What Chevron is Likely to Say Might Not Matter (CVX, XOM, COP)

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After the market closes today Chevron (NYSE:CVX) is releasing its interim update for the third quarter of 2008. Typically these updates paint a pretty accurate picture of what investors can expect from the coming earnings release.  The company has made some changes during the quarter that will haveboth one-time and long-term effects on earnings.

Chevron shed all itsWest African and Nigerian fuels marketing operations for an undisclosedamount, and received around $730 million for its Brazilian marketingoperations. The company also nearly doubled production capacity at theTengiz oil field in the Caspian Sea, put its new LNG train in Australiainto operation, and signed a new 30-year deal with Saudi Arabia tocontinue to produce oil and natural gas in the Kingdom.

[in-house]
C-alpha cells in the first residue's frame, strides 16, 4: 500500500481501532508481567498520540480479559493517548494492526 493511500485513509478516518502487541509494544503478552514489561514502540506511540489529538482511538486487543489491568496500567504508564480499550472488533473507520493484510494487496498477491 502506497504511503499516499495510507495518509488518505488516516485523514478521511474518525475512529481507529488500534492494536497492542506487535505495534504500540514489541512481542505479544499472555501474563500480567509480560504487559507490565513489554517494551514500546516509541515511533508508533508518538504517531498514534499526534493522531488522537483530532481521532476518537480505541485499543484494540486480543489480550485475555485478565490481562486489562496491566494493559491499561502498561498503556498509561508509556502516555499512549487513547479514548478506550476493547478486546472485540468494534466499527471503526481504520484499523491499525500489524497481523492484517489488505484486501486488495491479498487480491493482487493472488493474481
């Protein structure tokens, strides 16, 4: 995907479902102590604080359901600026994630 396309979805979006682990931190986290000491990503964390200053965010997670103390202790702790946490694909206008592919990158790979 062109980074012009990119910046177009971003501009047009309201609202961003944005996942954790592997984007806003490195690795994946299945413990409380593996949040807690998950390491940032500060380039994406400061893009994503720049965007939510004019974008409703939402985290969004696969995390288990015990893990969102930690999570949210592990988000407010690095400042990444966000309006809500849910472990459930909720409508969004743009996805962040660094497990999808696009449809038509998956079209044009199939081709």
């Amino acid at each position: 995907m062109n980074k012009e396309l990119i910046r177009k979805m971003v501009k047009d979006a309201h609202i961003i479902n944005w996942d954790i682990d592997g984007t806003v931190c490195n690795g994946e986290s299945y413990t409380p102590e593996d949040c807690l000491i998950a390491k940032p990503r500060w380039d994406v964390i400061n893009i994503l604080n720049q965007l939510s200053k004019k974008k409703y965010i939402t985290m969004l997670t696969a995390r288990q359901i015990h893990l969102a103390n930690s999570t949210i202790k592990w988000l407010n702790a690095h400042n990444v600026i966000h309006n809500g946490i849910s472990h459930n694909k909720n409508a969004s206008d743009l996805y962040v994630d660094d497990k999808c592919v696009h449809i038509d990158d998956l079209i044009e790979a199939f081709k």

Profits on crude oil and natural gas will probably show a slightdownturn from the astronomical to the merely outrageous, and refiningmargins are likely to show improvement. Yesterday we noted theimprovement in refining margins at Marathon (NYSE:MRO), and we expectsimilar results for both Exxon (NYSE:XOM) and ConocoPhillips (NYSE:COP).

All this good news probably won’t do much to help the share pricethough. The forces now driving the market are bigger even than themajor integrated oil companies. Chevron reported about $8 billion incash at the end of the second quarter and Exxon reported about $40billion. All that cash helps insulate the companies from the creditmarket freeze, but analysts and investors worry anyway. The share pricefor Chevron is off 32% from its 52-week high, and Exxon is off 34% fromits high.

Crude prices below $90/b have pushed down the value of barrels of oilin the ground, and lower gasoline consumption in the US is beginning tolook like real demand destruction. Consumers stopped buying gasolinewhen it hit about $4/gallon and haven’t come back. They could begetting used to conserving or, more likely, the bad economic news issimply keeping people from driving so they’ll have more money to paythe mortgage and buy food.

There isn’t much positive that Chevron can say today that will change any of that.

Paul Ausick
October 9, 2008